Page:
On the death of rapper Prodigy and the work of hip-hop duo Mobb Deep
Mark Anthony Neal: This is a period in the mid-1990s of New York East Coast hip-hop. The West Coast had taken over and New York City responds. They respond with groups like Mobb Deep, they respond with Notorious B.I.G., they respond with Nas, really dissonant, lack of melody, hardcore. This is stuff you couldn’t dance to. This is classic, head-nodding hip-hop. You think about the production of folks like DJ Premier in this particular moment. And they were quintessential New York hip-hop in that period of time. What made their story so important – as we hear some of the lyrics and obviously as he got older – you have this figure like Prodigy who is also suffering from a debilitating disease and his music and lyrics are reflective of his disease, that disease being sickle cell.
Natalie Bullock Brown: I think there’s something really striking about the contrast in the vulnerability that comes from dealing with something like sickle cell in contrast to the toughness and the grit that Mobb Deep is describing in their lyrics. Prodigy, I think he cuts as an interesting and fascinating figure.
In honor of Black Music Month, Mark Anthony Neal and Natalie Bullock Brown each chose an artist to highlight
Mark Anthony Neal: “Still Bill” by Bill Withers. Too many people think of him as a one-hit wonder because of “Lean On Me.” He is someone who would not have survived the contemporary music industry because he was 32 years old when he released his first album. He jokes about the fact that before The Tonight Show called to perform live he was making a real decision because he had been laid off as an airline mechanic and he’d gotten a call to go back and do that work. Then The Tonight Show called and he decided to do the music thing instead. But this was a grown man who told grown-man stories. There’s not a whole lot of that in the music industry these days. They’re all looking for 16-year-olds who can be on American Idol. He was a fully-formed grown man and his music reflected the fact he was a fully-formed grown-ass man.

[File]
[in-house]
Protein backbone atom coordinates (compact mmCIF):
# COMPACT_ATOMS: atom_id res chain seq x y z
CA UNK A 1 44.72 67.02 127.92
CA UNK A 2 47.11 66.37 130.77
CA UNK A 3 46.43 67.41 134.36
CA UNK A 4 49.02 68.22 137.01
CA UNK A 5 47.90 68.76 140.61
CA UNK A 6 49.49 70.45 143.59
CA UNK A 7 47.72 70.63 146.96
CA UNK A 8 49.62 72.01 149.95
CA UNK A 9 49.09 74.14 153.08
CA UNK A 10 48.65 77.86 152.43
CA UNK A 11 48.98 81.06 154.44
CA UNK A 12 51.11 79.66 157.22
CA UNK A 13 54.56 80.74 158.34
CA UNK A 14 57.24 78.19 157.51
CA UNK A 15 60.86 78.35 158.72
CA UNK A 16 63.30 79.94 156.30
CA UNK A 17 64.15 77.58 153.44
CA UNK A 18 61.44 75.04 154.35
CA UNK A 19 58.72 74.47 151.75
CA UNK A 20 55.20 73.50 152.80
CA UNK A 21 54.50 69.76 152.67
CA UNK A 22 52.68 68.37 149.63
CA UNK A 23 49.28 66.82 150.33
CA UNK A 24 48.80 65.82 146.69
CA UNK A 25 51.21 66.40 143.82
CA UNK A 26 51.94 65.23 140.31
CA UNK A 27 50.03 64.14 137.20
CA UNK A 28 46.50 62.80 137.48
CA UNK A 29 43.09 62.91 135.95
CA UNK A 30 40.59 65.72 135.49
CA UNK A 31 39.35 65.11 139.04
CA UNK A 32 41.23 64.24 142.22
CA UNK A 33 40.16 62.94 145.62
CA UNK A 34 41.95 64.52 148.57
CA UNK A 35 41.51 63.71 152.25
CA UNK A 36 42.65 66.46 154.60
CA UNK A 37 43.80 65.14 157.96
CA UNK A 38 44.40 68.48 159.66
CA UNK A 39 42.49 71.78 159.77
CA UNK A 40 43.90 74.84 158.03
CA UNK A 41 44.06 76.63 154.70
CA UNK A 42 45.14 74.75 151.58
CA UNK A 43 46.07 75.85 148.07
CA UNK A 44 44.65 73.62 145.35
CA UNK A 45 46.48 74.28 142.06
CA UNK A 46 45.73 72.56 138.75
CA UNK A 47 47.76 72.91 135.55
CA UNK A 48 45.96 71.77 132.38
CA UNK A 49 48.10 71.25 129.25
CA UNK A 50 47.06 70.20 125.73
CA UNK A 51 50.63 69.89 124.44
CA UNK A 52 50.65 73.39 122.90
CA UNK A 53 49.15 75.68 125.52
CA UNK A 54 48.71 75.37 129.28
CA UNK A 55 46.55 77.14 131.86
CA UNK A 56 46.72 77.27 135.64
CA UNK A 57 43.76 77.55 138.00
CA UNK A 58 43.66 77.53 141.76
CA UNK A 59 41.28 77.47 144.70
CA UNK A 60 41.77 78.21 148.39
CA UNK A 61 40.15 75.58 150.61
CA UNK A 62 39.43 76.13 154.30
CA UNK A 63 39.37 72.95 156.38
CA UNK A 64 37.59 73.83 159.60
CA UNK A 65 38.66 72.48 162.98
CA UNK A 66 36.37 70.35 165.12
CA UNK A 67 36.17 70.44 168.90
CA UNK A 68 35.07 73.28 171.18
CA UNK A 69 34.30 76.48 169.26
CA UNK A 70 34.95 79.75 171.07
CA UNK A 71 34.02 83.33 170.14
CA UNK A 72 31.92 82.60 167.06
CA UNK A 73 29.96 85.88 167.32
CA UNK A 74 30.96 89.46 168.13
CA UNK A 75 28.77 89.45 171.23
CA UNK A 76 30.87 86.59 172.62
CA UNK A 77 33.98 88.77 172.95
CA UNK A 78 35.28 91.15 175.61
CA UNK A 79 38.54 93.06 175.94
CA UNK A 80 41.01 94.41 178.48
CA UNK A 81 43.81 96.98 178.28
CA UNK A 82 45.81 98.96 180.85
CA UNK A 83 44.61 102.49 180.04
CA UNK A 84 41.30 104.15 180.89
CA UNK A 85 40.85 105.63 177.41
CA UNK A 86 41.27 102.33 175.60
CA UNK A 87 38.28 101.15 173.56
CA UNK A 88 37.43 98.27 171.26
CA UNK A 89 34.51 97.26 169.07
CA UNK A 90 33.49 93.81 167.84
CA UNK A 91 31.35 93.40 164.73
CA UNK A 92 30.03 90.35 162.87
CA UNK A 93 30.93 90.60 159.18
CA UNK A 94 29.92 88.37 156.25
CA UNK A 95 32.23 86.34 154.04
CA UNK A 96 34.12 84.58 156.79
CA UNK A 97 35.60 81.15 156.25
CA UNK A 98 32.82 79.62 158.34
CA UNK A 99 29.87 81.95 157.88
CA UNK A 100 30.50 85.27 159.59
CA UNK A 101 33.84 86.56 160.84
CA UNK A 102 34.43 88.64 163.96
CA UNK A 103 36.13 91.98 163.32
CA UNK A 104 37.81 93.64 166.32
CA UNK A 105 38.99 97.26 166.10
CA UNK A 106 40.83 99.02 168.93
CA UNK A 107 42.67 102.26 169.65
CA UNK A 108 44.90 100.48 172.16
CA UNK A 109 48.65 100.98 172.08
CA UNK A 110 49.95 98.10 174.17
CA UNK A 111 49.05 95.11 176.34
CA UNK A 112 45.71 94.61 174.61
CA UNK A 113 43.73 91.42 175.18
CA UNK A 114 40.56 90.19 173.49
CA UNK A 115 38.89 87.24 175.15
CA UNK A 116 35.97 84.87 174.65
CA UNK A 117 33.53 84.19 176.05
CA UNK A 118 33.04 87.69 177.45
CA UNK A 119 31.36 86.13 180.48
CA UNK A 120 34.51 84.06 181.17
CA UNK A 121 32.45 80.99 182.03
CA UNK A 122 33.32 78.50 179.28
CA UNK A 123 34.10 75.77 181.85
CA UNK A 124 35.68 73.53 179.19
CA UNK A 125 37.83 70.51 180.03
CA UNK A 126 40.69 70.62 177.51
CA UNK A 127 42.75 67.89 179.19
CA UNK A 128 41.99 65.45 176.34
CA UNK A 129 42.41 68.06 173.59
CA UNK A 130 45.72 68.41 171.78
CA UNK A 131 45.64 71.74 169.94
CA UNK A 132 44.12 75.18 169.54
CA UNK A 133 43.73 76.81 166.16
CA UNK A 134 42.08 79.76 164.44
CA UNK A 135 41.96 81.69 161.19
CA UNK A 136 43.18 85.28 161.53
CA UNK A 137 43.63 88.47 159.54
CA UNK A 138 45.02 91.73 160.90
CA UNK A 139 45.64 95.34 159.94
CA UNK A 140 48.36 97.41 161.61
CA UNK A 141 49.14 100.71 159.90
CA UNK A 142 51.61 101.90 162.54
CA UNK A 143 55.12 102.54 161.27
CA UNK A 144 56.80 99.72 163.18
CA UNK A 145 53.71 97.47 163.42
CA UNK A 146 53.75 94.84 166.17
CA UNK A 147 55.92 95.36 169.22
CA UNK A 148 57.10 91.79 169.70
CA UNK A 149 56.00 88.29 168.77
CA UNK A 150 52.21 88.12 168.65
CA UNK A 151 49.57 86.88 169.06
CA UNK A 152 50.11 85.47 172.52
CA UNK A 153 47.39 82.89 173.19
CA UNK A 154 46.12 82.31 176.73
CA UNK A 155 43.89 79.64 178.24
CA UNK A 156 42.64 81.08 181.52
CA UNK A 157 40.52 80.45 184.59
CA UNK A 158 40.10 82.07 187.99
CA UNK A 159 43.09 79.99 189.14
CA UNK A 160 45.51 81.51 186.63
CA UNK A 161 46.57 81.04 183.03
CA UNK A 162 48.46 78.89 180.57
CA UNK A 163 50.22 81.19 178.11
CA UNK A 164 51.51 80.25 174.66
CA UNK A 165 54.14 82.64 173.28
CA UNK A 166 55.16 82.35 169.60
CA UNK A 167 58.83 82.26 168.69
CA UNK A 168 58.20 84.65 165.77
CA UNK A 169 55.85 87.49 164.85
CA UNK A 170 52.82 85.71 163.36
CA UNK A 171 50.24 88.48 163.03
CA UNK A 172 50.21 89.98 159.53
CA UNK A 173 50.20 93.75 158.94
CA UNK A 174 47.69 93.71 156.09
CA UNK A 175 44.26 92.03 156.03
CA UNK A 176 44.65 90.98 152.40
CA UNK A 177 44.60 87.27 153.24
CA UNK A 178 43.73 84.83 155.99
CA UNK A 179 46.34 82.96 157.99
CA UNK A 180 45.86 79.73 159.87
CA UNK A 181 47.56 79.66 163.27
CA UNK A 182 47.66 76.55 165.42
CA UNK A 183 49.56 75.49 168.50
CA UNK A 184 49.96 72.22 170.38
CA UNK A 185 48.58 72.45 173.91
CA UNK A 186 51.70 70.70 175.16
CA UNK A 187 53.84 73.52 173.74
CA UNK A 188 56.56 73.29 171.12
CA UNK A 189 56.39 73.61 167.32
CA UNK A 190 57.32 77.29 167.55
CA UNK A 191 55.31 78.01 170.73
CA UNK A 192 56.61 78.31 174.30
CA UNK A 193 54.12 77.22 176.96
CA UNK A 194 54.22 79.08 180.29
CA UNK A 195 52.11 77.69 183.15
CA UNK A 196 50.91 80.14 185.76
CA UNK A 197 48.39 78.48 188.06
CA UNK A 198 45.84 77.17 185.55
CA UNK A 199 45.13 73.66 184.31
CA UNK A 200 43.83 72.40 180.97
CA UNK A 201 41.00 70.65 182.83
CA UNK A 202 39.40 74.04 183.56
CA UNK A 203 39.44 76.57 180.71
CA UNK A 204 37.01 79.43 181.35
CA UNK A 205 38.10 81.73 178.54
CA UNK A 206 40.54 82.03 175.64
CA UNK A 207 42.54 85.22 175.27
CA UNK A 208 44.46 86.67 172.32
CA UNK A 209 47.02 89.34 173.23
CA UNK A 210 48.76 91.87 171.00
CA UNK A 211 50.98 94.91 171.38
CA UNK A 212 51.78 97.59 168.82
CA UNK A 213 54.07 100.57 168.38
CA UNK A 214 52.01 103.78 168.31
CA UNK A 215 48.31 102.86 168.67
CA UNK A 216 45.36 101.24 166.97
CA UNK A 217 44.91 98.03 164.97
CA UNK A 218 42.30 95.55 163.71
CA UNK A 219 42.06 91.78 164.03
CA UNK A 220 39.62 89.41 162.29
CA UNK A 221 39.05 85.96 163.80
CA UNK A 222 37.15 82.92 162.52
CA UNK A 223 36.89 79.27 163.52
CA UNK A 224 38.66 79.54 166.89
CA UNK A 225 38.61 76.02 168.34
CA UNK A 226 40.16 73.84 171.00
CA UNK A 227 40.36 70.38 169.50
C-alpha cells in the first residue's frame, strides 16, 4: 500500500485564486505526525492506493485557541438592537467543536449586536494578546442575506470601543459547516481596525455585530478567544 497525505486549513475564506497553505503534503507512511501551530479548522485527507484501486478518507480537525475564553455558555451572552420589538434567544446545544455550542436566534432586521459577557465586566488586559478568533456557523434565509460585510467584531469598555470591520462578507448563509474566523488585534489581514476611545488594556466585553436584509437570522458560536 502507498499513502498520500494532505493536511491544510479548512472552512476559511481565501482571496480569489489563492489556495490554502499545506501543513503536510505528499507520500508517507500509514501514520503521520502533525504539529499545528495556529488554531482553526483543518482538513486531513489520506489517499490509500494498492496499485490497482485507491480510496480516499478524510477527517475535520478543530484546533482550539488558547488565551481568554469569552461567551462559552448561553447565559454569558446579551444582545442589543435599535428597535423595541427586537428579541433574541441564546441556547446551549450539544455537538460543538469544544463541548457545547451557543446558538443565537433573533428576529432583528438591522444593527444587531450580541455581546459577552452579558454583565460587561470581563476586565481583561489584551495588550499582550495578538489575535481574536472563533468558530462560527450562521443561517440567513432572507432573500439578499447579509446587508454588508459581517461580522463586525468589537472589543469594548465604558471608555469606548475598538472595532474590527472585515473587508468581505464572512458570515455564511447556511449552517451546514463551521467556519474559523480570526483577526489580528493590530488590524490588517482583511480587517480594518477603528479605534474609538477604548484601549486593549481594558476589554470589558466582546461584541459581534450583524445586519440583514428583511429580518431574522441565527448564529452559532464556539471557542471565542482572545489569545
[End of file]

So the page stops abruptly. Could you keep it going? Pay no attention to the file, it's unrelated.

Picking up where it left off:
Natalie Bullock Brown: "A Seat At The Table" by Solange. She rides so hard for both black women, but black people in general. Right now, in the midst of the Trump era and all that has been happening in terms of these non-convictions of law enforcement who have killed black people, men and women. “F.U.B.U.” has really been hitting me because I understand the impulse to be like, “You know what, forget it. Let’s not even try to appeal to the white power structure, white systems, to make room for a seat at the table. This is for us, by us. Let us come over here in our little corner and all the N-words in the whole wide world, let’s just rally around each other.” So part of my love for Solange and this album is my anger and my cynicism over what I am seeing in our culture as a result of a Trump administration. Also, there are so many lingering issues related to black hair, black bodies and just blackness in general that I think Solange does an amazing and touching job of addressing and it just speaks to me.